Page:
By BENNY SANDEKA
MANEMANEA Primary School on the coastline of Hula in the Rigo District of Central Province this week remembered a great teacher, disciplinarian, a fighter for woman rights and underprivileged and above all, a mentor of ethical, responsible behavior.
He is none other than Allan Jones (not the Australian TV commentator). Allan Jones, from Adelaide in South Australia spent the best years of his life in Papua New Guinea - ten of them, in Hula where he was the headmaster of Manemanea Primary School.
Those ten years were not a total waste as his two nieces found out when they took a trip back to Hula and back in time to see where this great educator has spent his life. They were not surprised when people came out in numbers to tell how this great man has touched their lives during their association with him.
"He inspects us from head to toe every morning," one lady recalled. "When he finds that we have lice in our hair, he would push us into a bucket full of kerosene," she said.
Children who have long fingernails, he would use his cane, which he carries with him wherever he goes, and beat the fingers until the long fingernails come off. Girls with long unkempt hair are at the mercy of Allan Jones' scissors.
Many recalled that children would run off to their parents to seek refuge and ask them to face off with Allan Jones. But when they arrive at the school, Allan Jones often gave them a long lecture on what good his discipline will do to their kids in the years ahead.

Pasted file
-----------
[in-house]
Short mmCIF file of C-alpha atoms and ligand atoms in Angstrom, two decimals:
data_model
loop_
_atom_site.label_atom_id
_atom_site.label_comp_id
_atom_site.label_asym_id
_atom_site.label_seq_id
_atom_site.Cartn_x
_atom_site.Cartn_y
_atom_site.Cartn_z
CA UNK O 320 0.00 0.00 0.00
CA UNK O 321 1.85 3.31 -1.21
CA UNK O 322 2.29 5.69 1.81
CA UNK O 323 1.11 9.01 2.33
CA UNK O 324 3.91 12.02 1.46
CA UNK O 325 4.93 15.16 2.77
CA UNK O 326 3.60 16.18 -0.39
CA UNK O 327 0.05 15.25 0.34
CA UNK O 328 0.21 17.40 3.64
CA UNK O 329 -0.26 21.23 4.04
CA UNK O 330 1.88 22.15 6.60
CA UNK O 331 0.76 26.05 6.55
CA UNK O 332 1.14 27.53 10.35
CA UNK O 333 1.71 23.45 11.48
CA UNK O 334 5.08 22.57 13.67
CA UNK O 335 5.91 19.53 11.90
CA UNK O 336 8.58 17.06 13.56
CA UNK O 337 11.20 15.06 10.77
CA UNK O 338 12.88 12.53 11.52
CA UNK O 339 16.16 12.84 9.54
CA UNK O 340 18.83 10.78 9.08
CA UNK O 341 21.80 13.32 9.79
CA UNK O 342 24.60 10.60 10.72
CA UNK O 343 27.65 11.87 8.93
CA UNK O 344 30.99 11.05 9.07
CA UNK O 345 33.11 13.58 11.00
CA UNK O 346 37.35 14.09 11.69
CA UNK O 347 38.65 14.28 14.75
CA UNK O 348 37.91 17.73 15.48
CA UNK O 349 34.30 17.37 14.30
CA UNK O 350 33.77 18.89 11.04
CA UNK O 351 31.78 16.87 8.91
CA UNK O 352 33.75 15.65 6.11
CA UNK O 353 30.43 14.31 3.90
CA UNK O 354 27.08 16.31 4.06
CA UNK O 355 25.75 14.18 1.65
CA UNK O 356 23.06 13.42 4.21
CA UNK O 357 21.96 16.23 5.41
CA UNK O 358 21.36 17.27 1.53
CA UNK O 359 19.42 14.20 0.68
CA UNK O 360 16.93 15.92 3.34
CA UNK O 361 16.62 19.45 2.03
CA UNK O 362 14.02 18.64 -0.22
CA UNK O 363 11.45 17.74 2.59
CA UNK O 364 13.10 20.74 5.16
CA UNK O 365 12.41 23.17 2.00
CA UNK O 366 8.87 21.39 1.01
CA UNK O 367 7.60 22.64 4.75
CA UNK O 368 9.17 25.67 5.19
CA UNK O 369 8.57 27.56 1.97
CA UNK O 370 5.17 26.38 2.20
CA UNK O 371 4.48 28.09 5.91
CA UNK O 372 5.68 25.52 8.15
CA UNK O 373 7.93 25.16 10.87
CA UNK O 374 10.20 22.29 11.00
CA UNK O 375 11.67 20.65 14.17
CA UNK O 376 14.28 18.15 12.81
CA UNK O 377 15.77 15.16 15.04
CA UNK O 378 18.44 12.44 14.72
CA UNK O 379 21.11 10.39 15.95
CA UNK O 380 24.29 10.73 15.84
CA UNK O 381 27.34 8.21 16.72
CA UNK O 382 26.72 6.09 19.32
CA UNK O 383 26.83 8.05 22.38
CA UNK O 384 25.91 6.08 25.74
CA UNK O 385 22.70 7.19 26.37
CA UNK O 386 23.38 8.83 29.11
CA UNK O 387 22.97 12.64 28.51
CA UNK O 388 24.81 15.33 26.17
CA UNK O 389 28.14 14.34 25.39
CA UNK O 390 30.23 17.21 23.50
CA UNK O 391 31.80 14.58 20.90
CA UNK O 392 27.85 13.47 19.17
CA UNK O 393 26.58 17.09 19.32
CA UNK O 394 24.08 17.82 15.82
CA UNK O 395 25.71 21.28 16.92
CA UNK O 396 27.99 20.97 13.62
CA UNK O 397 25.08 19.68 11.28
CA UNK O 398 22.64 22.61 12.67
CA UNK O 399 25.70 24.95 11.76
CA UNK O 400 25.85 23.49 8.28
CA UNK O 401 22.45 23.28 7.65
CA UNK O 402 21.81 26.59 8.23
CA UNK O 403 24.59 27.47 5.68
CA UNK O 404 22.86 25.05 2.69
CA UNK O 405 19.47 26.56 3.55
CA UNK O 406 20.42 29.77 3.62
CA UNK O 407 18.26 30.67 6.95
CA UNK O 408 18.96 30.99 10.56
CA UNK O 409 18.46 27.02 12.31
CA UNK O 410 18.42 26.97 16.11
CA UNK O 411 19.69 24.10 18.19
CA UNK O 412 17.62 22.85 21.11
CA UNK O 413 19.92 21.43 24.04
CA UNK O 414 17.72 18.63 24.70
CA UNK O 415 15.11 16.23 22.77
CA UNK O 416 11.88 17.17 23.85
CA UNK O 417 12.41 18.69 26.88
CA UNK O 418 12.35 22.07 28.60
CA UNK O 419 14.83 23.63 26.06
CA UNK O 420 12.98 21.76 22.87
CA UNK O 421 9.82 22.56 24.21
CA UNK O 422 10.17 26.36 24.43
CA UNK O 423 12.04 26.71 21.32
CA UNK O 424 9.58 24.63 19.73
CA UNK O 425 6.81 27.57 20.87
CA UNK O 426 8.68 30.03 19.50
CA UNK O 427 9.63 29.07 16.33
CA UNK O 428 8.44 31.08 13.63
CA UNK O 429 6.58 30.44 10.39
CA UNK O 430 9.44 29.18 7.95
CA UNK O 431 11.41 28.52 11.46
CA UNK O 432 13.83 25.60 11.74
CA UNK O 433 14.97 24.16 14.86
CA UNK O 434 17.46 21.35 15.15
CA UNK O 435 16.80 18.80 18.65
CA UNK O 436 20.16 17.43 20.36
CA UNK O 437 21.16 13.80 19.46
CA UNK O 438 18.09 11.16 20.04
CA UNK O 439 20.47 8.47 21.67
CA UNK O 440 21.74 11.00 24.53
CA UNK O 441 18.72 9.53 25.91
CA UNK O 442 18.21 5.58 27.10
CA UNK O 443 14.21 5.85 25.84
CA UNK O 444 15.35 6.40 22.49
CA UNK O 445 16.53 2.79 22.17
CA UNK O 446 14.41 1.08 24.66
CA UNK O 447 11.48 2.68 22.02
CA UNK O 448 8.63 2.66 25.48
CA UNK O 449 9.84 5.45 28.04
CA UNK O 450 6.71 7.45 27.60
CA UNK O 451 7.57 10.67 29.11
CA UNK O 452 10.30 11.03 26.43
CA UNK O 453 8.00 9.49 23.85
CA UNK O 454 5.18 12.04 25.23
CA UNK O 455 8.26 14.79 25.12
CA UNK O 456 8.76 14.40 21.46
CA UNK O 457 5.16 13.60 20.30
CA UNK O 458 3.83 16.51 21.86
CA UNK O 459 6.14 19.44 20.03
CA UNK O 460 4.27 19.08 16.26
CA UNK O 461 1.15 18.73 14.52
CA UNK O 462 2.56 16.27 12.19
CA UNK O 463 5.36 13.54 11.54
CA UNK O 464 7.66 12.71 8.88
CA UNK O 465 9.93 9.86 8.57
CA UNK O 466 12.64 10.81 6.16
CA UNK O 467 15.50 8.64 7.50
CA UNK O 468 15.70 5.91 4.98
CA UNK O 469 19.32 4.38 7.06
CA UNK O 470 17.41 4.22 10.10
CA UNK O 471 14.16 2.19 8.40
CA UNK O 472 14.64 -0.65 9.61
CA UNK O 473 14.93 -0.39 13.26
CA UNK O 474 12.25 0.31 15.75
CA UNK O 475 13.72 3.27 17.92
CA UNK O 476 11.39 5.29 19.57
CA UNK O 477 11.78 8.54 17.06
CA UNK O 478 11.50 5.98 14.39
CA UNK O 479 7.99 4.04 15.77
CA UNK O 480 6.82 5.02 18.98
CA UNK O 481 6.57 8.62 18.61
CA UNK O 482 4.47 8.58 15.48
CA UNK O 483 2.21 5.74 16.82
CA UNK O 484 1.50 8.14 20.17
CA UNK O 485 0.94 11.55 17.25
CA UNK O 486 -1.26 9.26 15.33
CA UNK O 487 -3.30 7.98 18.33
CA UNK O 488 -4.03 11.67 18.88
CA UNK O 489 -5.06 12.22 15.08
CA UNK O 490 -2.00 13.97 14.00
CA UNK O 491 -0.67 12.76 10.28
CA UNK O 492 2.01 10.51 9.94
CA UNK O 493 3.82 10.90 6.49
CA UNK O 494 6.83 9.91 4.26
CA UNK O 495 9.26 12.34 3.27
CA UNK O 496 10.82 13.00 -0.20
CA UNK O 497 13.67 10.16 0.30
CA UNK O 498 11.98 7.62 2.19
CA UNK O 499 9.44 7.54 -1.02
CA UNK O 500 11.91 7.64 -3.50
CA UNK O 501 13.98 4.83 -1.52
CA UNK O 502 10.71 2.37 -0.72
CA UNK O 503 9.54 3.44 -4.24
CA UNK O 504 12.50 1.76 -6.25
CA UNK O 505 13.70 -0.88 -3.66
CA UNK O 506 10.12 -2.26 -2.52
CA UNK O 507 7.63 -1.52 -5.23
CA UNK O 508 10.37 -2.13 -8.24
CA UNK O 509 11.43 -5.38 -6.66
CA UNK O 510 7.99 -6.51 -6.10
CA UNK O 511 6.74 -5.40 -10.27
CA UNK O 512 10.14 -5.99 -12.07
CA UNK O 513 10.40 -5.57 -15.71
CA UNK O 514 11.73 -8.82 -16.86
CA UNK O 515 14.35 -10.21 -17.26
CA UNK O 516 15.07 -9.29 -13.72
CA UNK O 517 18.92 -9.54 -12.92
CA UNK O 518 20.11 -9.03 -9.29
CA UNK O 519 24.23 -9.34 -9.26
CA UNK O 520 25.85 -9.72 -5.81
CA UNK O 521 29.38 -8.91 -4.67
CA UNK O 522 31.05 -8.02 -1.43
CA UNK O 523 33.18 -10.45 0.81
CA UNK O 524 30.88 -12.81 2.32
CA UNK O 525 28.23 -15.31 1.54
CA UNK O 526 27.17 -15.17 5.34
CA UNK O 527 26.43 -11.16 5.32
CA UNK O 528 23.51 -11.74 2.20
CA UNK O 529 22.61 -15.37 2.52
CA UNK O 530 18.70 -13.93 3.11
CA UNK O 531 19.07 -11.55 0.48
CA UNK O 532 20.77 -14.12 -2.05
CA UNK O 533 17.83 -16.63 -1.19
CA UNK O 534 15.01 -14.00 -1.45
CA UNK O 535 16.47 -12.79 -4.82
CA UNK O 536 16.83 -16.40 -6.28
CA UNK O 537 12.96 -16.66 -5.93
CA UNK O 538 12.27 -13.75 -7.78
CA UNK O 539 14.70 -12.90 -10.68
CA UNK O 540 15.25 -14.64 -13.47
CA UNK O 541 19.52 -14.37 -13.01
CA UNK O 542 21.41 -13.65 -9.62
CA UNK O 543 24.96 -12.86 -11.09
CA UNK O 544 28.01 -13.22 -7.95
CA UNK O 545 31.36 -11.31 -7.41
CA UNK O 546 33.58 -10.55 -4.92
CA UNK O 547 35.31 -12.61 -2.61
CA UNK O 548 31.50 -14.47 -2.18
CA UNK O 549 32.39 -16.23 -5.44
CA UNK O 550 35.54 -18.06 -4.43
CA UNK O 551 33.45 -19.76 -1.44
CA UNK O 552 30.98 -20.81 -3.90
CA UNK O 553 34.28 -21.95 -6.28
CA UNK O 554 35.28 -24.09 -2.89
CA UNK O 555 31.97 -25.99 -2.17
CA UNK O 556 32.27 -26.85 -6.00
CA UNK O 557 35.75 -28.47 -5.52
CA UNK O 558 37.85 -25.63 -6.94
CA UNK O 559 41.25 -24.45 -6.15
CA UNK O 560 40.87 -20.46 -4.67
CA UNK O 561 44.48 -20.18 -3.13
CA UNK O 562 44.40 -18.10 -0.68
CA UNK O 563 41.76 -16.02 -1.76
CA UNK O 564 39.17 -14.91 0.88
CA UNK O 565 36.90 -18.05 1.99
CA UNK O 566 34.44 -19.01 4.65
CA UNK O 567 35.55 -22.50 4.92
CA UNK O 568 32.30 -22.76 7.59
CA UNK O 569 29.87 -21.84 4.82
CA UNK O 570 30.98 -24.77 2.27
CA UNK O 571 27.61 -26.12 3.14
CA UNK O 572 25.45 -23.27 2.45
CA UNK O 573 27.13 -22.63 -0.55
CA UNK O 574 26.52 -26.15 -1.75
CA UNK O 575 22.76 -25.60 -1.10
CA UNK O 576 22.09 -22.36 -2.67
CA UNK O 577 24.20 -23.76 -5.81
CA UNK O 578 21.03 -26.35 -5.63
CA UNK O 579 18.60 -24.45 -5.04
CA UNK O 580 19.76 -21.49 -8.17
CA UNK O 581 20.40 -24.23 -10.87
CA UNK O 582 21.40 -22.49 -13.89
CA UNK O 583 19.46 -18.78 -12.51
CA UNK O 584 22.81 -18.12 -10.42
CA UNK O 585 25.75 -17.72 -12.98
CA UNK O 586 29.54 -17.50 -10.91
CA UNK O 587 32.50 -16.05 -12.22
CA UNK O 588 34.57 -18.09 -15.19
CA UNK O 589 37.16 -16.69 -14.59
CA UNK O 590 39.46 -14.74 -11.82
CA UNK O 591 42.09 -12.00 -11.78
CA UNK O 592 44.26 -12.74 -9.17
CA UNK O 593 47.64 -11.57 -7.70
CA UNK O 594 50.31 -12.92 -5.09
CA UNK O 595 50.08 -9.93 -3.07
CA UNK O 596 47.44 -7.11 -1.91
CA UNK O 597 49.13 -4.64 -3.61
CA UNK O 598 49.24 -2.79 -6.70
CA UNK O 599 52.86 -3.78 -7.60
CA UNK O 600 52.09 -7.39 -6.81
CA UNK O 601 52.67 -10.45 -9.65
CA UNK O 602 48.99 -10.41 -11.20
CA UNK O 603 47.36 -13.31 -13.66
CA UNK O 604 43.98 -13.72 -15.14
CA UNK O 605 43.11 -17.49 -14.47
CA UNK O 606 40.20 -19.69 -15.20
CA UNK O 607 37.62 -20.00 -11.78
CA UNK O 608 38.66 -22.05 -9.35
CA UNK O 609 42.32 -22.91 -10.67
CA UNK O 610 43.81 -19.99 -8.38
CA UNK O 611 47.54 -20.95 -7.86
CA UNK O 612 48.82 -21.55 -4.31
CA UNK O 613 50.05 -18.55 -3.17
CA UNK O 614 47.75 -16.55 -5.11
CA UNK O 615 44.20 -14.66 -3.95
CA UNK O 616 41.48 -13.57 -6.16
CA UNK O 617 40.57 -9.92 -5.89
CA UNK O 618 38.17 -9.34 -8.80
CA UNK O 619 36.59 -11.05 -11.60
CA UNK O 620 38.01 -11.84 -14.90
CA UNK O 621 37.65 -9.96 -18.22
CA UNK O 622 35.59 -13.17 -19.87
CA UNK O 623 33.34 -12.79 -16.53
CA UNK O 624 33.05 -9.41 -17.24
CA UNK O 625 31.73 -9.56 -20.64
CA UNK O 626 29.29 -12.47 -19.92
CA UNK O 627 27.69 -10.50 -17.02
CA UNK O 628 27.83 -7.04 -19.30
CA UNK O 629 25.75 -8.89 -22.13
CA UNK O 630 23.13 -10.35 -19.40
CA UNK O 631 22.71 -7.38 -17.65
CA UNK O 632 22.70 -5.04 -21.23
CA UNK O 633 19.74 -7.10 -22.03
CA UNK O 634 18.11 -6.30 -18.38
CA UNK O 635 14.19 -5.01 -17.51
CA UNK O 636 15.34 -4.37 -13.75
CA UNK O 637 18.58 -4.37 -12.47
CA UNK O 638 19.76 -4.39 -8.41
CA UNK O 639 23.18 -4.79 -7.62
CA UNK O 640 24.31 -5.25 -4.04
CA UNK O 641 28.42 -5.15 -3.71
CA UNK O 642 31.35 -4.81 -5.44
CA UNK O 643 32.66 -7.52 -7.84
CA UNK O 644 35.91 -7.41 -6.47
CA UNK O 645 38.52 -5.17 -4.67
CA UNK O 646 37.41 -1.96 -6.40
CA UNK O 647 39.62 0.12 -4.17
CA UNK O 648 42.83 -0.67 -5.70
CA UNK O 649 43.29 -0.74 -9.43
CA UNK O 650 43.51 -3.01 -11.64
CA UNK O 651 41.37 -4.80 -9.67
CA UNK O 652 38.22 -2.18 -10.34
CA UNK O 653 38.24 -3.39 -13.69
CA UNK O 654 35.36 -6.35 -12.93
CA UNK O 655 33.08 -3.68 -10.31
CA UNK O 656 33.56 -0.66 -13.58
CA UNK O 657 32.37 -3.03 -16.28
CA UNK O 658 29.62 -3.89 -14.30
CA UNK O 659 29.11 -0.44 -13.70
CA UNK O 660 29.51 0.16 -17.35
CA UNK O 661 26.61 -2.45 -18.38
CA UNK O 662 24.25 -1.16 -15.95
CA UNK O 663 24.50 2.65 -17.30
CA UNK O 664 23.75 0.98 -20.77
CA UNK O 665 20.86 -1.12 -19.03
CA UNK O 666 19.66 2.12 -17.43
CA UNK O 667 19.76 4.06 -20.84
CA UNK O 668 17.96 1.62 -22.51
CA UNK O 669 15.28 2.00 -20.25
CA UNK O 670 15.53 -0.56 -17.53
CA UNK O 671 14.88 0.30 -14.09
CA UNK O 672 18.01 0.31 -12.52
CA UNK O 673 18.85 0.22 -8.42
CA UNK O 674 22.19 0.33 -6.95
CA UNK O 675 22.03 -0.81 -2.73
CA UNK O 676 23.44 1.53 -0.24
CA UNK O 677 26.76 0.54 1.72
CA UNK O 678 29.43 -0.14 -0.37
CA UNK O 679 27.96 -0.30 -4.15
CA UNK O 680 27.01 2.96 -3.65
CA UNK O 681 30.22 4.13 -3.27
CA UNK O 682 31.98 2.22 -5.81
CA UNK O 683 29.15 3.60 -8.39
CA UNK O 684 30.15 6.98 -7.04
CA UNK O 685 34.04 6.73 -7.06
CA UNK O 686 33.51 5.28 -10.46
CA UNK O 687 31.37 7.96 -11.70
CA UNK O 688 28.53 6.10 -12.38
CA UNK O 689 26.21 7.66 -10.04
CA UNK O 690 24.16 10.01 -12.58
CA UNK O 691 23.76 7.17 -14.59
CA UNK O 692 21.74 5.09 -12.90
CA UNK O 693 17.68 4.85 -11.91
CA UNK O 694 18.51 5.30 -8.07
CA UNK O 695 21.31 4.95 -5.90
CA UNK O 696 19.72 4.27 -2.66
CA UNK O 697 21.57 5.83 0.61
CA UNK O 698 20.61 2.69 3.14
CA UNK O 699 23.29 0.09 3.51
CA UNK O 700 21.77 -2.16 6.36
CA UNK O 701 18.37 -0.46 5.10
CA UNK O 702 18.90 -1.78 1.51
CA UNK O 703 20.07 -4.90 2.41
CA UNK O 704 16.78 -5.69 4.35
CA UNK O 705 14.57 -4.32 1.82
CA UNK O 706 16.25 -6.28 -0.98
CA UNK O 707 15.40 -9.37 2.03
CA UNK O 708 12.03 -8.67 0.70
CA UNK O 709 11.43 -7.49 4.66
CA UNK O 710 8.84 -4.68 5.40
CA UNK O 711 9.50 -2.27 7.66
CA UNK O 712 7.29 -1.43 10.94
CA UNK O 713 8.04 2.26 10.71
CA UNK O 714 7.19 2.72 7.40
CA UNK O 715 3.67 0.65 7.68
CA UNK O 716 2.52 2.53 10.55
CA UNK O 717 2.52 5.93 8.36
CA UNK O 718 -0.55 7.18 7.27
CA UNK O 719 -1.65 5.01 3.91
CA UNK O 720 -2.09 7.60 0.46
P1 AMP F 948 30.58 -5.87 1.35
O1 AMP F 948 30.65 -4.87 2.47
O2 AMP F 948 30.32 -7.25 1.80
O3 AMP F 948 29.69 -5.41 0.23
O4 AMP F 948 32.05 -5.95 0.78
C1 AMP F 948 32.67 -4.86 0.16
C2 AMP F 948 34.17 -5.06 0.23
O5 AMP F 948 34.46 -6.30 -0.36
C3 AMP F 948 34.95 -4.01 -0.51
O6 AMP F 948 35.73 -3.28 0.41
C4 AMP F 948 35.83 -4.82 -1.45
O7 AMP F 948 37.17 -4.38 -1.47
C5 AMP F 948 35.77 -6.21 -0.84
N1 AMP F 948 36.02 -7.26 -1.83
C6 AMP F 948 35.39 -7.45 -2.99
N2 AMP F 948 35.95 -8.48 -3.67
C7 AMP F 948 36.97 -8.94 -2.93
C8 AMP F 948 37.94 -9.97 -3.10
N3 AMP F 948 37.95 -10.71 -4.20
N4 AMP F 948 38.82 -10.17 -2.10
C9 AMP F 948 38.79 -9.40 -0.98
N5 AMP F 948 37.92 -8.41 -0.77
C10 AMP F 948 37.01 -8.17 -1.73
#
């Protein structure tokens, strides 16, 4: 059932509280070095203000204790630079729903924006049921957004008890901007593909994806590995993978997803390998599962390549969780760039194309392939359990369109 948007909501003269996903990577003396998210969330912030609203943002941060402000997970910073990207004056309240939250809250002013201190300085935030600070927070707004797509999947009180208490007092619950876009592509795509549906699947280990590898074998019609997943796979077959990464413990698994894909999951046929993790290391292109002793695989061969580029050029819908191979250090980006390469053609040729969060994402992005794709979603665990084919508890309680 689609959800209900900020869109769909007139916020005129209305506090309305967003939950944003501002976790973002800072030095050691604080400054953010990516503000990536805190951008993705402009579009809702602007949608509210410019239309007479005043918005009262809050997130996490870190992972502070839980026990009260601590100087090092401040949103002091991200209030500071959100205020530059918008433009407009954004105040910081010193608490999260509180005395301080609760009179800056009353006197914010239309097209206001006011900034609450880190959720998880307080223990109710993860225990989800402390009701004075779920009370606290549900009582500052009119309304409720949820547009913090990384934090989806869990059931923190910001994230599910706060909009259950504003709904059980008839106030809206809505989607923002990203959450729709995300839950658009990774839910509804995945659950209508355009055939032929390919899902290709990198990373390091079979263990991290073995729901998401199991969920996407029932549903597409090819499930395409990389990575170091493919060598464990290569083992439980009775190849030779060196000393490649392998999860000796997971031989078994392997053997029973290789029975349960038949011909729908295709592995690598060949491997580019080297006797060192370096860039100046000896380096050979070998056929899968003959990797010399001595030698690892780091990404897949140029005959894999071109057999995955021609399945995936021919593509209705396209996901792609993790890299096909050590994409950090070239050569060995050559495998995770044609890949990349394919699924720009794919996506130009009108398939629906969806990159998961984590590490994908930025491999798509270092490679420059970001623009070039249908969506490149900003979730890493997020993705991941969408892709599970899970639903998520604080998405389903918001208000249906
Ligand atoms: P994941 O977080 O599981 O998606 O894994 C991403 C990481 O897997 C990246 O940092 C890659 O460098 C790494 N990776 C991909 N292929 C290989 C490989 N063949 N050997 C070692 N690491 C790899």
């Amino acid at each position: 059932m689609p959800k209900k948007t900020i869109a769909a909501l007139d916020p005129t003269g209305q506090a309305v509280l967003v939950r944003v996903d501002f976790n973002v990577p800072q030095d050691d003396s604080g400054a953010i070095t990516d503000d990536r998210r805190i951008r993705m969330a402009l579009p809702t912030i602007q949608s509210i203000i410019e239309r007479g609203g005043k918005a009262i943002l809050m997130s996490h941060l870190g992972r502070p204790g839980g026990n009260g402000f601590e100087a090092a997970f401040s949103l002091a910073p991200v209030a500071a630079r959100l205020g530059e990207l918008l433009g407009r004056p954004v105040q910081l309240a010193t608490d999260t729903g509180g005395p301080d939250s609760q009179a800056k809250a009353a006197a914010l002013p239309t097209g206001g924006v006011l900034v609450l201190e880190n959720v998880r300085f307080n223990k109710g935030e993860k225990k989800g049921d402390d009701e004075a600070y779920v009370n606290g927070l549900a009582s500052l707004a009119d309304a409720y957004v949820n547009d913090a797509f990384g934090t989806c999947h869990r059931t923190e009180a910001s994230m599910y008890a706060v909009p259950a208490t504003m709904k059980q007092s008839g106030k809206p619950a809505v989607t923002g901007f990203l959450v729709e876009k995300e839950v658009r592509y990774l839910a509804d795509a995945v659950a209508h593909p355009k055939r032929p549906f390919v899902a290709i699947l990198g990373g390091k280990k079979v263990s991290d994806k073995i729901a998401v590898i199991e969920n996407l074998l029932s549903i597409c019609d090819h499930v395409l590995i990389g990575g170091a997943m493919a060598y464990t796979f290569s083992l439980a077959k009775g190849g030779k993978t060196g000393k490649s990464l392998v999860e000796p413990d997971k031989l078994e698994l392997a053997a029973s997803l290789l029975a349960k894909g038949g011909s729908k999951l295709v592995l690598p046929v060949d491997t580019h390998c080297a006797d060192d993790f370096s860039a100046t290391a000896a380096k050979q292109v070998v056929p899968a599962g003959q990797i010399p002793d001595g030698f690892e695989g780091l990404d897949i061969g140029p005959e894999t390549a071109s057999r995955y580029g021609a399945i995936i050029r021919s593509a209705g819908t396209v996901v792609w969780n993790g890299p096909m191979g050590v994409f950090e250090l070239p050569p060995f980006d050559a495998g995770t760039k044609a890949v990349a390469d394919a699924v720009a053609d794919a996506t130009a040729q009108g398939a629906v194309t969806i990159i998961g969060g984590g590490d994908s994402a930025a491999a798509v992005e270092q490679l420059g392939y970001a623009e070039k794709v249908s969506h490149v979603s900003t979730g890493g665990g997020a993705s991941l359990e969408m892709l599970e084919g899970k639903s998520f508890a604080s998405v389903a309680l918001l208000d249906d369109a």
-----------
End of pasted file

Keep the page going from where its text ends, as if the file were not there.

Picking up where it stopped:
Given the stand he took, many people not only feared him, but also respected and had a high regard for this great educator whose method of educating people is not only confined to the limits of his classroom walls.
Allan Jones also had a heart of a saint. Whenever children are in the classroom and he sees a poor old woman carrying heavy loads, he would suspend his entire class and ask the boys to help the elderly woman to wherever she is going. There are other times when Allan invites children to have dinner with him at his house. During the course of the dinner, he would instill in them table manners like "excuse me, pass the salt please" etc..
During the holidays, Allan Jones would take some children down to Australia. But one former student recalls, it was not all a vacation.
"After breakfast, he will ask us many questions about what we did not understand in school. We will sit down and read and write every morning during the vacation," the student recalled.
But despite these, a few remember lighter moments. There is a girl whom Allan Jones affectionately calls "Alice in Wonderland" for letting her mind slip off during class times and would not concentrate. Allan Jones also took her to Australia where she had a good time looking after his cats at his Adelaide home. Another, he affectionately calls "Joy Bells" because her name was Joy and that she was given the opportunity ringing the bells at appointed times.
Many stories of this great man about in Hula especially those who have been through Manemanea Primary School during his administration.
Having an impact in the hearts and minds of people with whom he has spent his best days of his life, Allan Jones' cremated remains were brought back by two of his great nieces, Kathee Bowyer and Louise Jeffery to be laid among the people whom he has inspired.
A memory was erected to his honour and the school in which he was ruled with ultimate discipline was renamed after him - the Manemanea Primary School now being called, the Allan Jones Memorial School.
Rigo District Administrator, District Education Advisor and local level government president of the area where all there to witness 'home coming' of the late Allan Jones remains and change of name of the school.